“Retelling Aleut myths” is a lesson plan (LP) that I believe embodies the culturally responsive curriculum bullet B, specifically the followin part:
B. A culturally-responsive curriculum recognizes cultural knowledge as part of a living and constantly adapting system that is grounded in the past, but continues to grow through the present and into the future.
1. Recognizes the contemporary validity of much of the traditional cultural knowledge, values and beliefs, and grounds students learning the principles and practices associated with that knowledge;
The LP requires students to interpret Aleut myth and deconstruct its deeper meaning. Through discussion, students will analyze questions posed to them and integrate new knowledge from their deep reflection. I believe through this discussion students will come to recognize the value and validity of the “traditional cultural knowledge and beliefs”. I would go so far as to say they will correlate that knowledge with their current principles and practice, linking in their mind that cultures are a living thing. They do not just live in the past, but they effect us today in the present and have implications for the future.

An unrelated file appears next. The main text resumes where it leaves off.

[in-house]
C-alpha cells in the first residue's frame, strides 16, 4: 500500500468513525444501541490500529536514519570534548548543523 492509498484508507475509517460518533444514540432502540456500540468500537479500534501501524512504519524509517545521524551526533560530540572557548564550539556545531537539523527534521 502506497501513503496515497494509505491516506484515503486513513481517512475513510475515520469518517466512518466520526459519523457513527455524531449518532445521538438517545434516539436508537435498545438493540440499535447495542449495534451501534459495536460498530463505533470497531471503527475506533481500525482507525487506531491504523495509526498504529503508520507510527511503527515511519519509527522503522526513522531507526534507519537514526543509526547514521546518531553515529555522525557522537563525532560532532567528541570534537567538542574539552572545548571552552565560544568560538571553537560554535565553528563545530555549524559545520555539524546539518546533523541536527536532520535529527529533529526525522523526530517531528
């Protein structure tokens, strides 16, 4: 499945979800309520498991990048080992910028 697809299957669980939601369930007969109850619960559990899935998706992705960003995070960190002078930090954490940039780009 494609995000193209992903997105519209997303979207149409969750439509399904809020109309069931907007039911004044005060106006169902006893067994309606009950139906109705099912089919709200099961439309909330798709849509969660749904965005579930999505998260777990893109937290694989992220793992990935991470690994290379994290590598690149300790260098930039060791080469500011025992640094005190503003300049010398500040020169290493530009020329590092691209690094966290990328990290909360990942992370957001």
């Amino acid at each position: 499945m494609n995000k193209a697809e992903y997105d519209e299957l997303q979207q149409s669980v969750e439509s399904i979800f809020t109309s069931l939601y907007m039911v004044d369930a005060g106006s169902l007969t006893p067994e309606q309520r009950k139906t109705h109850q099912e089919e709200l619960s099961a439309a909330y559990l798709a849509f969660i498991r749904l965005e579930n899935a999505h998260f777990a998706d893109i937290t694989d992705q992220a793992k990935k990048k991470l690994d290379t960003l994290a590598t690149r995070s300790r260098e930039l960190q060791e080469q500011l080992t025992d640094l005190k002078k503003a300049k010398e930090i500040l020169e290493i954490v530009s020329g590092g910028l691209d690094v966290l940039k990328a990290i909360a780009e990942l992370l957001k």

Students will formulate and create their own “Myths” that recognize similar principles from the traditional myths, but that is set in their own vision. They will then role-play and act out student’s skits, thereby demonstrating their take of the chosen myth. This activity integrates storytelling, which I believe is an important skill, especially within the Social Studies realm. Everyone has a perspective in history, and for students, I hope to expose them to as many culture’s stories/history’s as possible. More exposure = more knowledge to gain a well rounded experience.